Here’s something to ponder upon: There is always a way to say it better. These are some examples:
Afterward, she went on her way.
Ask yourself: How did she go? Instead of went, describe her movements or gait:
Afterward, she sauntered away.
Afterward, she walked away
Danced across the floor
Did a two-step across the floor
Waltzed across the floor
She felt around the floor of the car, trying to find the cell phone.
She groped around the seat and the floor of the car…
She slid her hand between the seats
The thought of dying came to mind.
The thought of bleeding to death came to mind.
The thought of succumbing to a coma and dying came to mind.
The above has two words to watch. We could have used….
The thought of slipping into a coma… instead, succumbing is more dramatic than gently slipping into a coma. Slipping hints at letting herself slip away. Succumbing tells us she put up a gallant fight to stay alive until more powerful forces overtook her. It’s more dramatic.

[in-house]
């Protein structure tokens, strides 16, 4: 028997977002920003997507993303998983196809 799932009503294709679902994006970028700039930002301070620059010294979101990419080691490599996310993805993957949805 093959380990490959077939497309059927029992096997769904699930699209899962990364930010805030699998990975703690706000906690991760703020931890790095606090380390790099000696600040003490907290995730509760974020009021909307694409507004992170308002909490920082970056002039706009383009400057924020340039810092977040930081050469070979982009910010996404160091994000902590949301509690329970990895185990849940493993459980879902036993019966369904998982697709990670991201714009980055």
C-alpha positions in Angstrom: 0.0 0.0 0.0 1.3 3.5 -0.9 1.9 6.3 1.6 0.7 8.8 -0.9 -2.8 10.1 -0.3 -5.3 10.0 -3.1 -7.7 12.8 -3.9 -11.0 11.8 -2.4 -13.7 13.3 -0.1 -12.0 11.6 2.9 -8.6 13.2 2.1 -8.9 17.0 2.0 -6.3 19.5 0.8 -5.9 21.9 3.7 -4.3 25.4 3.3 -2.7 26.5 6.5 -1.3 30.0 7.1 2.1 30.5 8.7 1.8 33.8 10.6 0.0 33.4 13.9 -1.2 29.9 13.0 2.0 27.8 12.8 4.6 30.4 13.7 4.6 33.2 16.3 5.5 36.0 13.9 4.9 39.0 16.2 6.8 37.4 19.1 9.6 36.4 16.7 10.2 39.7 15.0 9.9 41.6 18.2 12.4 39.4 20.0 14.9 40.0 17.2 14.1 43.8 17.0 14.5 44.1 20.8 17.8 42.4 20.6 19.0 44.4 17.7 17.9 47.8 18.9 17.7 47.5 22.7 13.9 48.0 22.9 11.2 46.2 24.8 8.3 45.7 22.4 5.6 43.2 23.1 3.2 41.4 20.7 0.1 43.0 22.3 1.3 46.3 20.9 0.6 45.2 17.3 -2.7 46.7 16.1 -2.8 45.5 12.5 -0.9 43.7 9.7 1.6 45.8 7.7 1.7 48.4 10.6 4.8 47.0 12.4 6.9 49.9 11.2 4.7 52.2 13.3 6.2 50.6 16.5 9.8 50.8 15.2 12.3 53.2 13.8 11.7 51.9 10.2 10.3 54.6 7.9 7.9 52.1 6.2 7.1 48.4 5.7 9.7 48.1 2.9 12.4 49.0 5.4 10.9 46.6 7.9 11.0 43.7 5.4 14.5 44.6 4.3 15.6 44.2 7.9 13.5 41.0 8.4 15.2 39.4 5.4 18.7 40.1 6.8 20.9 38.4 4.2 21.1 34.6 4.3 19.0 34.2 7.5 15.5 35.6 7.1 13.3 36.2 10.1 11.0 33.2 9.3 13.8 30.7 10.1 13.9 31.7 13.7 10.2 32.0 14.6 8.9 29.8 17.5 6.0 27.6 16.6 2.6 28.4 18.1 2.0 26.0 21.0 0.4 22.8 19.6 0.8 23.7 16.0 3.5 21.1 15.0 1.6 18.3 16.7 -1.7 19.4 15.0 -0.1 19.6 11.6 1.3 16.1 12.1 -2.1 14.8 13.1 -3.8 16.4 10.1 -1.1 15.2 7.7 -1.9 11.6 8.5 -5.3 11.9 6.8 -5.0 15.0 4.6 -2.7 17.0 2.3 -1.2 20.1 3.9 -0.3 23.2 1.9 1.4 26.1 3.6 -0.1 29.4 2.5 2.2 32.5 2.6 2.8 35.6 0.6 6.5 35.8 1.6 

The fireman holding up her head managed to get his upper body through the open windshield space.
The fireman supporting her head managed to squeeze his upper body through the open windshield space.
Your prose must sing and dance off the page. Anytime you describe what a character does, always check to see if a more descriptive word might apply. Any word to help the reader see the detailed actions that your characters perform is better to use.
Please visit Mary Deal’s website for more wonderful articles like this one: Write Any Genre.